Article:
Dutchmen in America
I can now affirm that I found America different from what I had expected and that the word liberty has acquired another meaning for me. In America I changed my mind about America. . . . American liberty has had a bad influence on our own. This much I have learned and that is better than seeing a heaven on earth.
GIJSBERT KAREL VAN HOGENDORP
THE time came at last when even opponents acquiesced in recognition of America. Left with no choice, they made the best of it and took part in doing what needed to be done. Recognition meant not only receiving Adams but also sending a Dutch ambassador to the United States. His instructions had to make clear everything he would have to do and what he would have to watch closely. The questions that he would have to answer were those that Europeans in general had on their minds: Would America become a welcome commercial partner or a dangerous competitor? How strong in fact was the country? Was her democratic constitution a good or a bad thing, and in what ways? He would have to inform himself about "the internal constitutions" of each of the thirteen states and "the essential form of their mutual association and the form of their General Government." These were problems that fascinated the Dutch; after all, they had been themselves seeking answers to them in their own country for more than two centuries. 1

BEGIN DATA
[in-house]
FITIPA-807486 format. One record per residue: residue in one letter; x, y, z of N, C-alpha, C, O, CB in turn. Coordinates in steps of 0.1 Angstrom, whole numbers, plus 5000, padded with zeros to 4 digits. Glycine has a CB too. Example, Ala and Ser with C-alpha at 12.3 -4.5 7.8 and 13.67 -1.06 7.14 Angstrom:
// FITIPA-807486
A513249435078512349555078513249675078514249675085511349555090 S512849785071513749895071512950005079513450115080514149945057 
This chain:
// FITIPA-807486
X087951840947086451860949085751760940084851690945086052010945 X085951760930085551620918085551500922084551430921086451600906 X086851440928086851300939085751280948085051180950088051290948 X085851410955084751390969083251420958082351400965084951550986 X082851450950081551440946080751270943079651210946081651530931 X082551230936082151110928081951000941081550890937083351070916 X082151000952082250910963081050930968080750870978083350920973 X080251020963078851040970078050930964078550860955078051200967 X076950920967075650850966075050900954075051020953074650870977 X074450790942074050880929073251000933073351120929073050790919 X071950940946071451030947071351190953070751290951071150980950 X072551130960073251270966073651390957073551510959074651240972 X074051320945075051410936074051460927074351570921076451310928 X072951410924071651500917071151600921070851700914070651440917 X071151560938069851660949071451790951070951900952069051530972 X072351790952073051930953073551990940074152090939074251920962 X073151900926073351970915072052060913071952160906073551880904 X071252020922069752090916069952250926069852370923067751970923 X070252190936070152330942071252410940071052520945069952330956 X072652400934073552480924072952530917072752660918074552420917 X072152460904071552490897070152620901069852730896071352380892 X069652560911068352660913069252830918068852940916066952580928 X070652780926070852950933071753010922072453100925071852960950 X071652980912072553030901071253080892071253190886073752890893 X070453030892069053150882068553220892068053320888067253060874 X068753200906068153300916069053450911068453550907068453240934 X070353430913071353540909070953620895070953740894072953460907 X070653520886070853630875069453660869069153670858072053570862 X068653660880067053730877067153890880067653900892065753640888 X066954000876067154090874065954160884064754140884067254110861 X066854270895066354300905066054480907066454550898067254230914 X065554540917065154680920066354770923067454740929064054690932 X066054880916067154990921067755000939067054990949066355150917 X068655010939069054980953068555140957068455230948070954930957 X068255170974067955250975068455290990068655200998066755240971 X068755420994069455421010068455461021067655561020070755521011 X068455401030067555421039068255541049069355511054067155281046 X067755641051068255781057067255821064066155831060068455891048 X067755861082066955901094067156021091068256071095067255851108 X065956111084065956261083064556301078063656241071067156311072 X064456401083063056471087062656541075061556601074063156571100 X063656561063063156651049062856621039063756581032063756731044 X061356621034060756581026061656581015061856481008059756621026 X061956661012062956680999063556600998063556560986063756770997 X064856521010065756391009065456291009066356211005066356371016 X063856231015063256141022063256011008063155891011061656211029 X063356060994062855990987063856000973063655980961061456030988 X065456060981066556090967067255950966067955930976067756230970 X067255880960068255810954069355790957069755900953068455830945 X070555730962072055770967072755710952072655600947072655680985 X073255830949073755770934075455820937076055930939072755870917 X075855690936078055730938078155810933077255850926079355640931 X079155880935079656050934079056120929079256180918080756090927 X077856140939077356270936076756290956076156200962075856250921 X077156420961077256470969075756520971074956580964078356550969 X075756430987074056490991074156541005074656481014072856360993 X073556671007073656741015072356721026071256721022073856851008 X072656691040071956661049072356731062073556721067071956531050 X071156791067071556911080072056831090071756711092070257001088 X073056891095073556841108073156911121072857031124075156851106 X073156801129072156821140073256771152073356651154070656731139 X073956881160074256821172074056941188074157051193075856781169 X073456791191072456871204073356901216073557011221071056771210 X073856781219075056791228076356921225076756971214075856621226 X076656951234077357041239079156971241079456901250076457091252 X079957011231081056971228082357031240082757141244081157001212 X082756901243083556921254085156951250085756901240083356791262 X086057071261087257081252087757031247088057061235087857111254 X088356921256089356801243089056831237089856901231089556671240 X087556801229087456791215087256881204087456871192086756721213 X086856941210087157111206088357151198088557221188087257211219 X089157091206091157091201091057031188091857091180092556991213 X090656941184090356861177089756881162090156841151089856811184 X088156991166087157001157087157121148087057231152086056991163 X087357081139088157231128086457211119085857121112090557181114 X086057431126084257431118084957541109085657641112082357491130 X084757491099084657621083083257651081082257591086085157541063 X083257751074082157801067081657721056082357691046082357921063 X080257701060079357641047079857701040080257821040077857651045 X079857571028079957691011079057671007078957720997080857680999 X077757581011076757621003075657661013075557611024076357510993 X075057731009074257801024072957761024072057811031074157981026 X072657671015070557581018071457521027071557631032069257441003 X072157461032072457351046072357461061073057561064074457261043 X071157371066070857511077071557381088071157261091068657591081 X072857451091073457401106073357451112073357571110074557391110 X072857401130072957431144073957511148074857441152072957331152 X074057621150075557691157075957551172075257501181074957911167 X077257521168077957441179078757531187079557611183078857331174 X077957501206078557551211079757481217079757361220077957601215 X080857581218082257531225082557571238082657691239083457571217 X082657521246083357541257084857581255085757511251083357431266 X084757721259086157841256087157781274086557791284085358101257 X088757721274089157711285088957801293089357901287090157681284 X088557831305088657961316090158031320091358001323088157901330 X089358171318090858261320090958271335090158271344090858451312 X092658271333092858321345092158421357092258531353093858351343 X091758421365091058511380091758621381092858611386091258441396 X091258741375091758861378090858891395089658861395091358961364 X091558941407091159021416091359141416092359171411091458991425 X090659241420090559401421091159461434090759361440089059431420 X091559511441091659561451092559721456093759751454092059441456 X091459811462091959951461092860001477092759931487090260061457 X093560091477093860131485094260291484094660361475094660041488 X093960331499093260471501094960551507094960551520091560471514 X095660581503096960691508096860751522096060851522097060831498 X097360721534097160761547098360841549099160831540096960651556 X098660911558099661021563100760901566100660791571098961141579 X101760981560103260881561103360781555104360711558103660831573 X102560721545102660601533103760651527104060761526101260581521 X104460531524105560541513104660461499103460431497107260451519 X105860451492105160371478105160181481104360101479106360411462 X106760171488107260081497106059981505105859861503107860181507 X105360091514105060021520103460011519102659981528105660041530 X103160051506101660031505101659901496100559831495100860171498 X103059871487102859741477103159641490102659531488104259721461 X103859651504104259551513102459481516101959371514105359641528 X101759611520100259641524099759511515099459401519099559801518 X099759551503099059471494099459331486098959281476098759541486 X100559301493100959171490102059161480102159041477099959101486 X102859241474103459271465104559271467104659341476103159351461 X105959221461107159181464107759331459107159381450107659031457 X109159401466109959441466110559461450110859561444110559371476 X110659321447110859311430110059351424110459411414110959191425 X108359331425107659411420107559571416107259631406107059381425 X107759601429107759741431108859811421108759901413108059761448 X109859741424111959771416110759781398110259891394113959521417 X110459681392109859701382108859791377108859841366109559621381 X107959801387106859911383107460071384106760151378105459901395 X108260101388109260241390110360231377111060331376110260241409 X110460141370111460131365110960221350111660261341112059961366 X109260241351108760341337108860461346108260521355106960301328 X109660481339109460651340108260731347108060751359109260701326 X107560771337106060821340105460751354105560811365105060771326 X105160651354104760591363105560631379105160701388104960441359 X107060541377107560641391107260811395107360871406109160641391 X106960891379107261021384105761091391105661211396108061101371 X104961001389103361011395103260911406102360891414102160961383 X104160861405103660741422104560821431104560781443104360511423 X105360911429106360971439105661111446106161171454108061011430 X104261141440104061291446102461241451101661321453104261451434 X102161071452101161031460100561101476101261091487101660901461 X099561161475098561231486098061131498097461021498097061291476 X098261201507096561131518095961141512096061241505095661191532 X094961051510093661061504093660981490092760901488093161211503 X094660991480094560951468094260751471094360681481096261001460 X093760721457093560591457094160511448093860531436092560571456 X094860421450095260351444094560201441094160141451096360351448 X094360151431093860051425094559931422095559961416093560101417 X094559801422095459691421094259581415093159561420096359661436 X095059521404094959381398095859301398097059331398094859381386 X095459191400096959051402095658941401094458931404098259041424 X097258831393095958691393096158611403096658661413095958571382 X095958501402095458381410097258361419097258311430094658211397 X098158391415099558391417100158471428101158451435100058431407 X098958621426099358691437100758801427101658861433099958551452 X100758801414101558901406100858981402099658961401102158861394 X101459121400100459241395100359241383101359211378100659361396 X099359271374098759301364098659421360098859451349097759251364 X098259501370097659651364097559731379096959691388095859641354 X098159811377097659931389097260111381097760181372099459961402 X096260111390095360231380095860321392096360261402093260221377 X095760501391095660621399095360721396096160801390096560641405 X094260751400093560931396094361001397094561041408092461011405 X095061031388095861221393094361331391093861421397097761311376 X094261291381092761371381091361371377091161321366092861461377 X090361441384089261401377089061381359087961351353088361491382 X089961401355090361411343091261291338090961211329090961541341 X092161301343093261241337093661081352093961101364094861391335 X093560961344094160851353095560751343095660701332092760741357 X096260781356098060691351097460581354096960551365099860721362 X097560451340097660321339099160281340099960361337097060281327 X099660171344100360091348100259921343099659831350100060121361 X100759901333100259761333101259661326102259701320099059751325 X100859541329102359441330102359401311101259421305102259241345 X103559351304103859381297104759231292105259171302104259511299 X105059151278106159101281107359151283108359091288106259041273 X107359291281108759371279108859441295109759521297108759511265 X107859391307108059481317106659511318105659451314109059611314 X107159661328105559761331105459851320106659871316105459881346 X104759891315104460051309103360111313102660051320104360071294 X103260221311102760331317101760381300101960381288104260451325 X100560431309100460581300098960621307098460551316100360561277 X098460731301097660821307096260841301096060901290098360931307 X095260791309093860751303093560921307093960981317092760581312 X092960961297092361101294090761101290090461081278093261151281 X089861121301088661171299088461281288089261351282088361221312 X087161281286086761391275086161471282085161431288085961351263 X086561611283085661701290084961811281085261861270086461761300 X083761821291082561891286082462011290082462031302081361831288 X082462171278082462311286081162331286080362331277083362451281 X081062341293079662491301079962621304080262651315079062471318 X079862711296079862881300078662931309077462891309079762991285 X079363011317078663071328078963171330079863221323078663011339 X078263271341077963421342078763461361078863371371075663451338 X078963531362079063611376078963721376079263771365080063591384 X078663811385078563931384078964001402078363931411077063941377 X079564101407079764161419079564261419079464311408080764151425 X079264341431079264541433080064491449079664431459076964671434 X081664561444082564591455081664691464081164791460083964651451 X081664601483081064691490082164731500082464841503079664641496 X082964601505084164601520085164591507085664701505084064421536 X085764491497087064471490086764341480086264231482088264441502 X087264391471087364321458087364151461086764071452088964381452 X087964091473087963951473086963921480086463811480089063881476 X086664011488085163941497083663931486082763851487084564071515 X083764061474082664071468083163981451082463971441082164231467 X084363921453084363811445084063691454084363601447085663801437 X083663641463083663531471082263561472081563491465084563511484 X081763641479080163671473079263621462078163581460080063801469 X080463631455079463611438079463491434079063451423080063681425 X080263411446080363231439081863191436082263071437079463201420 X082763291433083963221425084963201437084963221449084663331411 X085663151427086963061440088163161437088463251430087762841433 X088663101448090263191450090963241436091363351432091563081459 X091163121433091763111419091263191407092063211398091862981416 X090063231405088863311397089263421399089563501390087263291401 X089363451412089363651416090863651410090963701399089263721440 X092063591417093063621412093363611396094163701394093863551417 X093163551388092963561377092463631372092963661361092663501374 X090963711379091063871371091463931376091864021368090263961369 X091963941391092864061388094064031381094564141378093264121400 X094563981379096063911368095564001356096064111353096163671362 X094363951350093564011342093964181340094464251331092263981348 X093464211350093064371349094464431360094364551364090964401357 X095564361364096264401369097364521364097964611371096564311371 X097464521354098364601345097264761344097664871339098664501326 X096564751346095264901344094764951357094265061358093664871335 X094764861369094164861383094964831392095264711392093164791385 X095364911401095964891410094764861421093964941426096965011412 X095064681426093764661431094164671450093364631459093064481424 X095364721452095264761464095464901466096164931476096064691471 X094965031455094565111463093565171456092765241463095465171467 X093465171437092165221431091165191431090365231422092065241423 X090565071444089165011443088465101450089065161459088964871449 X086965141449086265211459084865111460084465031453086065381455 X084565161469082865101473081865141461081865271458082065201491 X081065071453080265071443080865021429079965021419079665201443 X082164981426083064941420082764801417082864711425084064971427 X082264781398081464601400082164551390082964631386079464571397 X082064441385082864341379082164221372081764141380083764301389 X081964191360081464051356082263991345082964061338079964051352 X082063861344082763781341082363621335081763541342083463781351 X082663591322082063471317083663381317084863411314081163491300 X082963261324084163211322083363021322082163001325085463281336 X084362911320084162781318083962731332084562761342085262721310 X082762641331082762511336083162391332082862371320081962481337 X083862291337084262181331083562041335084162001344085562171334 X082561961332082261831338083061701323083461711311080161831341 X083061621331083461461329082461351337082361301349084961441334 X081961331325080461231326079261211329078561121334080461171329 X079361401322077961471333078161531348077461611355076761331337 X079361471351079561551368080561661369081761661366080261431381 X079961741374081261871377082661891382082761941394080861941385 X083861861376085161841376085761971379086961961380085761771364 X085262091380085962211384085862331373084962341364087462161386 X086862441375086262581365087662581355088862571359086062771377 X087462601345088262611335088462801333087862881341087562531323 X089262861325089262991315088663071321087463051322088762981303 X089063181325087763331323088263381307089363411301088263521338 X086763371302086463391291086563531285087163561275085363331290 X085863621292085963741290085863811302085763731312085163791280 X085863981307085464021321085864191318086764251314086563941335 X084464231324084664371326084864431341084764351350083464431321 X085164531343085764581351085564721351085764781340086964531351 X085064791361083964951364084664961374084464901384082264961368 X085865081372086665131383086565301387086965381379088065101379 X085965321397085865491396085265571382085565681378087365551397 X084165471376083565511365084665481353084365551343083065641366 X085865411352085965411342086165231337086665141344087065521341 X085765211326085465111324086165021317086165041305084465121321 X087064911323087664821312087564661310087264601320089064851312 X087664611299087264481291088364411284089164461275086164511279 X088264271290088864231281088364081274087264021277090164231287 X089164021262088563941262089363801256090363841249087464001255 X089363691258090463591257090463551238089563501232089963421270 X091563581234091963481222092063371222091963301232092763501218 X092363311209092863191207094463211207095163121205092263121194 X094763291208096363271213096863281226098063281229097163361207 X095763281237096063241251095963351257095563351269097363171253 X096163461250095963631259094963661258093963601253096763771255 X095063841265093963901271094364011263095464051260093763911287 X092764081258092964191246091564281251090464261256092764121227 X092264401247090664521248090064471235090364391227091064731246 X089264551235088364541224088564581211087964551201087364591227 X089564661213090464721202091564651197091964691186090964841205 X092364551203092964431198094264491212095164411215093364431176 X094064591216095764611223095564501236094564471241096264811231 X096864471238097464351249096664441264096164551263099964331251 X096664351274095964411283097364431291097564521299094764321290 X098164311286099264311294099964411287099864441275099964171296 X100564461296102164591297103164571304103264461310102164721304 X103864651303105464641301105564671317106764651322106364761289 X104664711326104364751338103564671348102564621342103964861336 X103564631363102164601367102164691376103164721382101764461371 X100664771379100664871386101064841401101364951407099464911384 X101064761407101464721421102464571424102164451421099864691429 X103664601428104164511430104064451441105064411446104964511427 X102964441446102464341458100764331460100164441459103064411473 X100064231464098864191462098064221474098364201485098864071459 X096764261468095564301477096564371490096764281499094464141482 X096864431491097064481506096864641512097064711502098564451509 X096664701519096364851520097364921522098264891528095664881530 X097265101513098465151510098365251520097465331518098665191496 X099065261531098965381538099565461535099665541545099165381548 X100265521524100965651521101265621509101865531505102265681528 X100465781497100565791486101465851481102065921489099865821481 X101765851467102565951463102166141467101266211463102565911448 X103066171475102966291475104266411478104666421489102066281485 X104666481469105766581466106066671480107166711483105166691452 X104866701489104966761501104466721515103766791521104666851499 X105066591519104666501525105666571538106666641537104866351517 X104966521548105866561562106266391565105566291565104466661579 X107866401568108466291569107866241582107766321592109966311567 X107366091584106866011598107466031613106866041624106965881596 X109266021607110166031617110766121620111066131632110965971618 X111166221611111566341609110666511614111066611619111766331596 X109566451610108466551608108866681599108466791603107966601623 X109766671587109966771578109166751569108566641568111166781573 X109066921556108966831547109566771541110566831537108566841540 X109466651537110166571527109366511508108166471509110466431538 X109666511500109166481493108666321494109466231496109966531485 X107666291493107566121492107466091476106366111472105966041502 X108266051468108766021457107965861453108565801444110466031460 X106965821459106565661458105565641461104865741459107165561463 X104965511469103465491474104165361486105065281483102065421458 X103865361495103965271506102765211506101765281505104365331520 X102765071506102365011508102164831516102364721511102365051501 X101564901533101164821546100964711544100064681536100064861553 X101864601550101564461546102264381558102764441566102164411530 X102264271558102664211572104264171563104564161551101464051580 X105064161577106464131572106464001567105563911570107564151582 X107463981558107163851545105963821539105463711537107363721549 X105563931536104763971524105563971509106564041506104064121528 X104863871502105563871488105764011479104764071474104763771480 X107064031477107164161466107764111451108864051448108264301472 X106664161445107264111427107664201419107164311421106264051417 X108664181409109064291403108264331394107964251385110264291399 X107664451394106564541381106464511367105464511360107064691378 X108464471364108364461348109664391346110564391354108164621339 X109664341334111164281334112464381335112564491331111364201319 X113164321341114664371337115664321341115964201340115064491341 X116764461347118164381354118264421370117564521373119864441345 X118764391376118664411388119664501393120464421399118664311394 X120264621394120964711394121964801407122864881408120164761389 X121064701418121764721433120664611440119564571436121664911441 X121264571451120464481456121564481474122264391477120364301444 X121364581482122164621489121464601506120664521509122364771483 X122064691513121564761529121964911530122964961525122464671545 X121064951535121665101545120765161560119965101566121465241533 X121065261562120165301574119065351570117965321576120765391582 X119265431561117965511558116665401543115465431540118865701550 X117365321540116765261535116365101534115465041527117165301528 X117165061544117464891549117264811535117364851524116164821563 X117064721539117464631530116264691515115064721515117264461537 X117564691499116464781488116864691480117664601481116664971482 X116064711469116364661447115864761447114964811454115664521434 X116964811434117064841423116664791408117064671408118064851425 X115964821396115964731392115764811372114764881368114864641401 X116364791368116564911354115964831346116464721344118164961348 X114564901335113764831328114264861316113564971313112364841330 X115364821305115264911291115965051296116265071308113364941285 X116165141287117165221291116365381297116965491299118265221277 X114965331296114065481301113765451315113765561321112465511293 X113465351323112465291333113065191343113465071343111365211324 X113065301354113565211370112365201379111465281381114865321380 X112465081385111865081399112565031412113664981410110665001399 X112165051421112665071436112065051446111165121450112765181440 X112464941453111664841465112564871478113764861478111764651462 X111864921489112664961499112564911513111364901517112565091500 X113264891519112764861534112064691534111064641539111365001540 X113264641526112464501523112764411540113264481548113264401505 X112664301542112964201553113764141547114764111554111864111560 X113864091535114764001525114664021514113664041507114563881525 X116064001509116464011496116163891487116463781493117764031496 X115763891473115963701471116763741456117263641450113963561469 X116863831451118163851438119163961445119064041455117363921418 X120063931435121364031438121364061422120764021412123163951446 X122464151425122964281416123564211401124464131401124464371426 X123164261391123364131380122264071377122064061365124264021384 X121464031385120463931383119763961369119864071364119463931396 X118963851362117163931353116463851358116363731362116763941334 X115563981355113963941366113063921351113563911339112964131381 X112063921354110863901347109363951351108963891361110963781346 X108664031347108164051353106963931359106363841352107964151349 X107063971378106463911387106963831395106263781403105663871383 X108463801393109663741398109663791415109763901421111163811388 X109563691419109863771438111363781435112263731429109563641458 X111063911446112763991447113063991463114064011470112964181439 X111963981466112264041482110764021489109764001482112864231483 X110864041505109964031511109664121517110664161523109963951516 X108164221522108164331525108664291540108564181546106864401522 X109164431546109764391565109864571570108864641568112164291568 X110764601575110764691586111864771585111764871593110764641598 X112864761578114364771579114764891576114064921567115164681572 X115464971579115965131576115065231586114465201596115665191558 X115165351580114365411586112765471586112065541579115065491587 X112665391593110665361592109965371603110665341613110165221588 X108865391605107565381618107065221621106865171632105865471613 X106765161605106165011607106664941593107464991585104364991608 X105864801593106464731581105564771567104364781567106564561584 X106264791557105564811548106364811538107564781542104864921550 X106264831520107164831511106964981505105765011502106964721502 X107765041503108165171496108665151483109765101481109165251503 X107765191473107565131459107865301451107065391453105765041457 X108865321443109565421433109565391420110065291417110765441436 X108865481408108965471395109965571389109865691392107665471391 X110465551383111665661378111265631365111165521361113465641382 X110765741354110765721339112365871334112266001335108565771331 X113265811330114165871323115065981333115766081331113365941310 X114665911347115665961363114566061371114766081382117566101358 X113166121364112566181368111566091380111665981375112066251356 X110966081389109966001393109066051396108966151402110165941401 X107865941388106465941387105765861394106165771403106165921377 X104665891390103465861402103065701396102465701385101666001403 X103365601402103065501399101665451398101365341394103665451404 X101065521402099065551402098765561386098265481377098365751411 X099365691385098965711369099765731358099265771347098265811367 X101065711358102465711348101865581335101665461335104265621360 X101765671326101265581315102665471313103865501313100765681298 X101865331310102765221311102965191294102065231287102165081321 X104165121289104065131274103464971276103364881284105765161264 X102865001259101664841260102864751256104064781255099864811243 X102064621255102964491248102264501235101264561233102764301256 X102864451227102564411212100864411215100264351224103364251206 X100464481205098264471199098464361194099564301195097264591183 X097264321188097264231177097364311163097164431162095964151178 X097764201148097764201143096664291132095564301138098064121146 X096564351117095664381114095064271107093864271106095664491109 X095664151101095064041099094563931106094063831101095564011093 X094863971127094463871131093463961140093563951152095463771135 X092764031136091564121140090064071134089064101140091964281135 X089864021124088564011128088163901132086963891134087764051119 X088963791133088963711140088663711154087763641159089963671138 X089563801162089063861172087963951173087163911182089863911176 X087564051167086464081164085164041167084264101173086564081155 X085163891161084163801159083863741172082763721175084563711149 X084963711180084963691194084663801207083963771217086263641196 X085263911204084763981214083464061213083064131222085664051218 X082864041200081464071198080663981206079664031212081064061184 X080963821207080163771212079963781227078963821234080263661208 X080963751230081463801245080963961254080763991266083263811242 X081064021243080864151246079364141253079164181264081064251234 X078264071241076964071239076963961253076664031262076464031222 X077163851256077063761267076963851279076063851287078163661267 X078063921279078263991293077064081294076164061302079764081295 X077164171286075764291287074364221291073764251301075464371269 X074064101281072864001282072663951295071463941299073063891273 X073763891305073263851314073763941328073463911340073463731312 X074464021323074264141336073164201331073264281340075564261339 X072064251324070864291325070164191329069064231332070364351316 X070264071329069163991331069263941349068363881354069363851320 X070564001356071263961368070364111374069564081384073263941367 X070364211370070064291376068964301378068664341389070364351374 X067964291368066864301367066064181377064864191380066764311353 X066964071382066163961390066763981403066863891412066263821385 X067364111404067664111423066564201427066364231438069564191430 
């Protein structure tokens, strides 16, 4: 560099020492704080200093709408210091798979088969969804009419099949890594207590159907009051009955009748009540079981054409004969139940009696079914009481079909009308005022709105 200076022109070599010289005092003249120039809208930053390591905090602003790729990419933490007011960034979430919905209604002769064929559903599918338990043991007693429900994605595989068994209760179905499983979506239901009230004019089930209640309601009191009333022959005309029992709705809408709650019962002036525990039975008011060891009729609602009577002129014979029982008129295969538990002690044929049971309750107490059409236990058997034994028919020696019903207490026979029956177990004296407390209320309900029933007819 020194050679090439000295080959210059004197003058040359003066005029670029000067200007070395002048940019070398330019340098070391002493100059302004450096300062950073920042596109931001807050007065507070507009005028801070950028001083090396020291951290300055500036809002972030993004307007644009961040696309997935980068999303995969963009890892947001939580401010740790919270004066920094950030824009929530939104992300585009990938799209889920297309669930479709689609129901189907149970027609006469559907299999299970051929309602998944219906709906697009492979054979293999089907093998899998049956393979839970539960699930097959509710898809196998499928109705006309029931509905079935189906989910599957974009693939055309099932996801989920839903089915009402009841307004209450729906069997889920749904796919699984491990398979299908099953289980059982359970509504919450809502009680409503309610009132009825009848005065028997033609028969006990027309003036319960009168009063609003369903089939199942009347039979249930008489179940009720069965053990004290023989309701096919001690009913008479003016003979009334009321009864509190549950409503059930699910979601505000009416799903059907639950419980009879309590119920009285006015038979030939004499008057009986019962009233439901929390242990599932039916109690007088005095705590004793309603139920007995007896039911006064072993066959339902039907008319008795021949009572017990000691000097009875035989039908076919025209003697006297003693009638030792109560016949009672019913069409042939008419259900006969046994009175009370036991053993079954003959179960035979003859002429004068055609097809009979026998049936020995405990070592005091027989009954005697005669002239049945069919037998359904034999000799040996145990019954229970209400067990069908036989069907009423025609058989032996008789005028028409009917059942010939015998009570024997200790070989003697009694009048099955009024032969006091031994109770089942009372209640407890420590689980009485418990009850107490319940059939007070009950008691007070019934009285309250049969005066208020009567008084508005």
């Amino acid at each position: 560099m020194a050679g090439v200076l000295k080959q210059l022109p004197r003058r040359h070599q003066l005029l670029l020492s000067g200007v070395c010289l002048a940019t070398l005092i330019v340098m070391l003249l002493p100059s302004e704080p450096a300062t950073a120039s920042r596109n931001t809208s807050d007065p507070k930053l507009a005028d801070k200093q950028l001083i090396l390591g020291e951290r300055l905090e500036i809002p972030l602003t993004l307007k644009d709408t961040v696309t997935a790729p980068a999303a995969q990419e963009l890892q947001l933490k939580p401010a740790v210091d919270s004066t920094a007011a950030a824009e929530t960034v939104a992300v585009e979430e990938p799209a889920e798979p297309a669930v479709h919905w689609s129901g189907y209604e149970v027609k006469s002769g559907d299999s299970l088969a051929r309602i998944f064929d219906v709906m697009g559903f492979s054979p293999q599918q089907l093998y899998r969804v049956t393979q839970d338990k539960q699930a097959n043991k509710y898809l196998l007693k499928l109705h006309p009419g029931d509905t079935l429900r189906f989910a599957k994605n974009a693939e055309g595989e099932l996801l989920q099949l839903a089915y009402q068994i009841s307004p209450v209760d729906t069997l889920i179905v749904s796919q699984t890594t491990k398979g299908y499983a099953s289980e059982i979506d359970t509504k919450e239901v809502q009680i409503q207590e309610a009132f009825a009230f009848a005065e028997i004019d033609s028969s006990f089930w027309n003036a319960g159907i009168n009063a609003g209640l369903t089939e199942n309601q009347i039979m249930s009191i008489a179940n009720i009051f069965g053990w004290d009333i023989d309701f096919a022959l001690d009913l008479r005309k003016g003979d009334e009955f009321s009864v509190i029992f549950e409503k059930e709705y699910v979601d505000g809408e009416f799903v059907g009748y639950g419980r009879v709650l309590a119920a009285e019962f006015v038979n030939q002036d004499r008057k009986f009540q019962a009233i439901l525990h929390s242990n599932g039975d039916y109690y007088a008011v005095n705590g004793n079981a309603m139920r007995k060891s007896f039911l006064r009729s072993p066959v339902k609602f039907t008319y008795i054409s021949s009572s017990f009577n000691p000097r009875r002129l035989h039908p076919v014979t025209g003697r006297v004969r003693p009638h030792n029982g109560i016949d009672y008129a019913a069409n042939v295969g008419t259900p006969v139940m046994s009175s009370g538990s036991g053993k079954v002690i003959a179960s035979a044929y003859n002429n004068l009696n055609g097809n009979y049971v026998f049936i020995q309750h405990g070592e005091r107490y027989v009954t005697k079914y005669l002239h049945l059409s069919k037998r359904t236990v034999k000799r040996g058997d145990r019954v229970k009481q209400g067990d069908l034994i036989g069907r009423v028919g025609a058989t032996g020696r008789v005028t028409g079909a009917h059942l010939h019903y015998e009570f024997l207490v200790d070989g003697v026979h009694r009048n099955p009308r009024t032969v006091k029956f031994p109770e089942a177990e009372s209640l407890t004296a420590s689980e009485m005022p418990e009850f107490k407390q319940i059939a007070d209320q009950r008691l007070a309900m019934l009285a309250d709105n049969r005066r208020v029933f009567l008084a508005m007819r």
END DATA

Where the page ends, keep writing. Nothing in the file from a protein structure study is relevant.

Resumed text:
The next question was whom to send. There was thought, briefly, of Robert Jasper van der Capellen van de Marsch, the cousin of Joan Derk, Baron tot den Pol. But when Van de Marsch hesitated, the post was given to Pieter Johan van Berckel, the brother of the pensionary of Amsterdam. He was a year older than Engelbert François, but had not kept up with him. Unassuming, insignificant, and full of good will, he was glad to accept the appointment at a salary of twenty thousand guilders plus another twenty-four thousand for travel costs, outfitting, and insurance.